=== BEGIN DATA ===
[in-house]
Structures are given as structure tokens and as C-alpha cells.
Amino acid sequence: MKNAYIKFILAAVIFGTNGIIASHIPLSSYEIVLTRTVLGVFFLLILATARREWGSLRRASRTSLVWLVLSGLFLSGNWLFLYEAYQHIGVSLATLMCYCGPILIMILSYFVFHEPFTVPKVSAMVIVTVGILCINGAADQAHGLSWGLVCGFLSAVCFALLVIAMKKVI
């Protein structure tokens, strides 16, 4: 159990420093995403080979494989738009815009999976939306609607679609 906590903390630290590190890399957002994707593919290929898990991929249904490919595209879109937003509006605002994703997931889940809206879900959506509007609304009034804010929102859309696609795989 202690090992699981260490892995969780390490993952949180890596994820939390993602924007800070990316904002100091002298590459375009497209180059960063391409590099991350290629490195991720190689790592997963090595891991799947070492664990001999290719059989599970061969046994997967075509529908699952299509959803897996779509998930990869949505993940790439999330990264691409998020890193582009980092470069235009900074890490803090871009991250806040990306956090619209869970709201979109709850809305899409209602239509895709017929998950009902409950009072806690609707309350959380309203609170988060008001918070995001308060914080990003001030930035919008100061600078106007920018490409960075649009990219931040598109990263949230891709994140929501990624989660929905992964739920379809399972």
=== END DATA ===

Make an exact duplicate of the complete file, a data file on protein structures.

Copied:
[in-house]
Structures are given as structure tokens and as C-alpha cells.
Amino acid sequence: MKNAYIKFILAAVIFGTNGIIASHIPLSSYEIVLTRTVLGVFFLLILATARREWGSLRRASRTSLVWLVLSGLFLSGNWLFLYEAYQHIGVSLATLMCYCGPILIMILSYFVFHEPFTVPKVSAMVIVTVGILCINGAADQAHGLSWGLVCGFLSAVCFALLVIAMKKVI
């Protein structure tokens, strides 16, 4: 159990420093995403080979494989738009815009999976939306609607679609 906590903390630290590190890399957002994707593919290929898990991929249904490919595209879109937003509006605002994703997931889940809206879900959506509007609304009034804010929102859309696609795989 202690090992699981260490892995969780390490993952949180890596994820939390993602924007800070990316904002100091002298590459375009497209180059960063391409590099991350290629490195991720190689790592997963090595891991799947070492664990001999290719059989599970061969046994997967075509529908699952299509959803897996779509998930990869949505993940790439999330990264691409998020890193582009980092470069235009900074890490803090871009991250806040990306956090619209869970709201979109709850809305899409209602239509895709017929998950009902409950009072806690609707309350959380309203609170988060008001918070995001308060914080990003001030930035919008100061600078106007920018490409960075649009990219931040598109990263949230891709994140929501990624989660929905992964739920379809399972």